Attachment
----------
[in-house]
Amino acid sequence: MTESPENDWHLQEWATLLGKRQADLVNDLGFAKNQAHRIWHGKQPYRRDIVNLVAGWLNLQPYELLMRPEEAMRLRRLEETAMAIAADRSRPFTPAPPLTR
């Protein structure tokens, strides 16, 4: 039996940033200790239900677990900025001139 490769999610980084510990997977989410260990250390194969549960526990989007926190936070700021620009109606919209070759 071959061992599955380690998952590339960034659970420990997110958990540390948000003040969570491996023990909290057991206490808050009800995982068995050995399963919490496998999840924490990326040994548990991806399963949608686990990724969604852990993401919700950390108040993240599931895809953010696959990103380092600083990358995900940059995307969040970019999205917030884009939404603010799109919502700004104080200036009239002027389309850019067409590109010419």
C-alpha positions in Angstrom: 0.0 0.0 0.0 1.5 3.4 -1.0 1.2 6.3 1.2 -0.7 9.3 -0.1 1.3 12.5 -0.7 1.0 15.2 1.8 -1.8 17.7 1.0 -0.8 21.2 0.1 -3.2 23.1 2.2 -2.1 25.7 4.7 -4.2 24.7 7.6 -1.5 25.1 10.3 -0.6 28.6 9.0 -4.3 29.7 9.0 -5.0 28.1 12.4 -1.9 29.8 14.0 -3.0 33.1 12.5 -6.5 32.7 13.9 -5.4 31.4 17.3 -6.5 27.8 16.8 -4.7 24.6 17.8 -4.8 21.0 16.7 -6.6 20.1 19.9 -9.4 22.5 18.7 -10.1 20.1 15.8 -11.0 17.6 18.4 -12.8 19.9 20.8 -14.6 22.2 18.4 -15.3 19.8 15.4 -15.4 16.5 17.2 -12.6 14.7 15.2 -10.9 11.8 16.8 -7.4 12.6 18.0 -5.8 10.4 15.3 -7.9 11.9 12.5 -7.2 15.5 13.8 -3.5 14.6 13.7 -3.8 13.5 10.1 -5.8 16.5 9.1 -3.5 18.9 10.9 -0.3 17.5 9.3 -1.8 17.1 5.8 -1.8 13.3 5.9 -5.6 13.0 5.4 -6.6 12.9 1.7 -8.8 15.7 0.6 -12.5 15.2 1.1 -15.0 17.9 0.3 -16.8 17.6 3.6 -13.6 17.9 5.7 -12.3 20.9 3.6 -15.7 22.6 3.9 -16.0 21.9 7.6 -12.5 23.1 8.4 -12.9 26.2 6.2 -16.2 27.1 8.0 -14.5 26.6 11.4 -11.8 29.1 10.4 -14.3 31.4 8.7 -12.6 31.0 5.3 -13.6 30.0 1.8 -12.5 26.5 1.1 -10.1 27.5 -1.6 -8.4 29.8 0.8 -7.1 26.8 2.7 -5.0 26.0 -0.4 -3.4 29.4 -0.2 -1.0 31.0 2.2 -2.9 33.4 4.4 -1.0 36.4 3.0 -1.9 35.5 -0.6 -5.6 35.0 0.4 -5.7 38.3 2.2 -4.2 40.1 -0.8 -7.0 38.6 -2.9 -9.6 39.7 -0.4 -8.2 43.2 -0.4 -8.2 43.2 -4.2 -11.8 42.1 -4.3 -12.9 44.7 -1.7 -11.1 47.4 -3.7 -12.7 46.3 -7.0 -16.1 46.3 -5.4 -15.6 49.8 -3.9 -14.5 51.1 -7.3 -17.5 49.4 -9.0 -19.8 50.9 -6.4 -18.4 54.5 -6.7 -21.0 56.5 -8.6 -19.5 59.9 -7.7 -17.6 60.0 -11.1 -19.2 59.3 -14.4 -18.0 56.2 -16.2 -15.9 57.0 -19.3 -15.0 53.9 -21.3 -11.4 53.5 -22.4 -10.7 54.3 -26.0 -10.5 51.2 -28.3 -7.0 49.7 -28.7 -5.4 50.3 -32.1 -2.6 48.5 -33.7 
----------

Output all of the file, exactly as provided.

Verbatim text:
[in-house]
Amino acid sequence: MTESPENDWHLQEWATLLGKRQADLVNDLGFAKNQAHRIWHGKQPYRRDIVNLVAGWLNLQPYELLMRPEEAMRLRRLEETAMAIAADRSRPFTPAPPLTR
């Protein structure tokens, strides 16, 4: 039996940033200790239900677990900025001139 490769999610980084510990997977989410260990250390194969549960526990989007926190936070700021620009109606919209070759 071959061992599955380690998952590339960034659970420990997110958990540390948000003040969570491996023990909290057991206490808050009800995982068995050995399963919490496998999840924490990326040994548990991806399963949608686990990724969604852990993401919700950390108040993240599931895809953010696959990103380092600083990358995900940059995307969040970019999205917030884009939404603010799109919502700004104080200036009239002027389309850019067409590109010419």
C-alpha positions in Angstrom: 0.0 0.0 0.0 1.5 3.4 -1.0 1.2 6.3 1.2 -0.7 9.3 -0.1 1.3 12.5 -0.7 1.0 15.2 1.8 -1.8 17.7 1.0 -0.8 21.2 0.1 -3.2 23.1 2.2 -2.1 25.7 4.7 -4.2 24.7 7.6 -1.5 25.1 10.3 -0.6 28.6 9.0 -4.3 29.7 9.0 -5.0 28.1 12.4 -1.9 29.8 14.0 -3.0 33.1 12.5 -6.5 32.7 13.9 -5.4 31.4 17.3 -6.5 27.8 16.8 -4.7 24.6 17.8 -4.8 21.0 16.7 -6.6 20.1 19.9 -9.4 22.5 18.7 -10.1 20.1 15.8 -11.0 17.6 18.4 -12.8 19.9 20.8 -14.6 22.2 18.4 -15.3 19.8 15.4 -15.4 16.5 17.2 -12.6 14.7 15.2 -10.9 11.8 16.8 -7.4 12.6 18.0 -5.8 10.4 15.3 -7.9 11.9 12.5 -7.2 15.5 13.8 -3.5 14.6 13.7 -3.8 13.5 10.1 -5.8 16.5 9.1 -3.5 18.9 10.9 -0.3 17.5 9.3 -1.8 17.1 5.8 -1.8 13.3 5.9 -5.6 13.0 5.4 -6.6 12.9 1.7 -8.8 15.7 0.6 -12.5 15.2 1.1 -15.0 17.9 0.3 -16.8 17.6 3.6 -13.6 17.9 5.7 -12.3 20.9 3.6 -15.7 22.6 3.9 -16.0 21.9 7.6 -12.5 23.1 8.4 -12.9 26.2 6.2 -16.2 27.1 8.0 -14.5 26.6 11.4 -11.8 29.1 10.4 -14.3 31.4 8.7 -12.6 31.0 5.3 -13.6 30.0 1.8 -12.5 26.5 1.1 -10.1 27.5 -1.6 -8.4 29.8 0.8 -7.1 26.8 2.7 -5.0 26.0 -0.4 -3.4 29.4 -0.2 -1.0 31.0 2.2 -2.9 33.4 4.4 -1.0 36.4 3.0 -1.9 35.5 -0.6 -5.6 35.0 0.4 -5.7 38.3 2.2 -4.2 40.1 -0.8 -7.0 38.6 -2.9 -9.6 39.7 -0.4 -8.2 43.2 -0.4 -8.2 43.2 -4.2 -11.8 42.1 -4.3 -12.9 44.7 -1.7 -11.1 47.4 -3.7 -12.7 46.3 -7.0 -16.1 46.3 -5.4 -15.6 49.8 -3.9 -14.5 51.1 -7.3 -17.5 49.4 -9.0 -19.8 50.9 -6.4 -18.4 54.5 -6.7 -21.0 56.5 -8.6 -19.5 59.9 -7.7 -17.6 60.0 -11.1 -19.2 59.3 -14.4 -18.0 56.2 -16.2 -15.9 57.0 -19.3 -15.0 53.9 -21.3 -11.4 53.5 -22.4 -10.7 54.3 -26.0 -10.5 51.2 -28.3 -7.0 49.7 -28.7 -5.4 50.3 -32.1 -2.6 48.5 -33.7 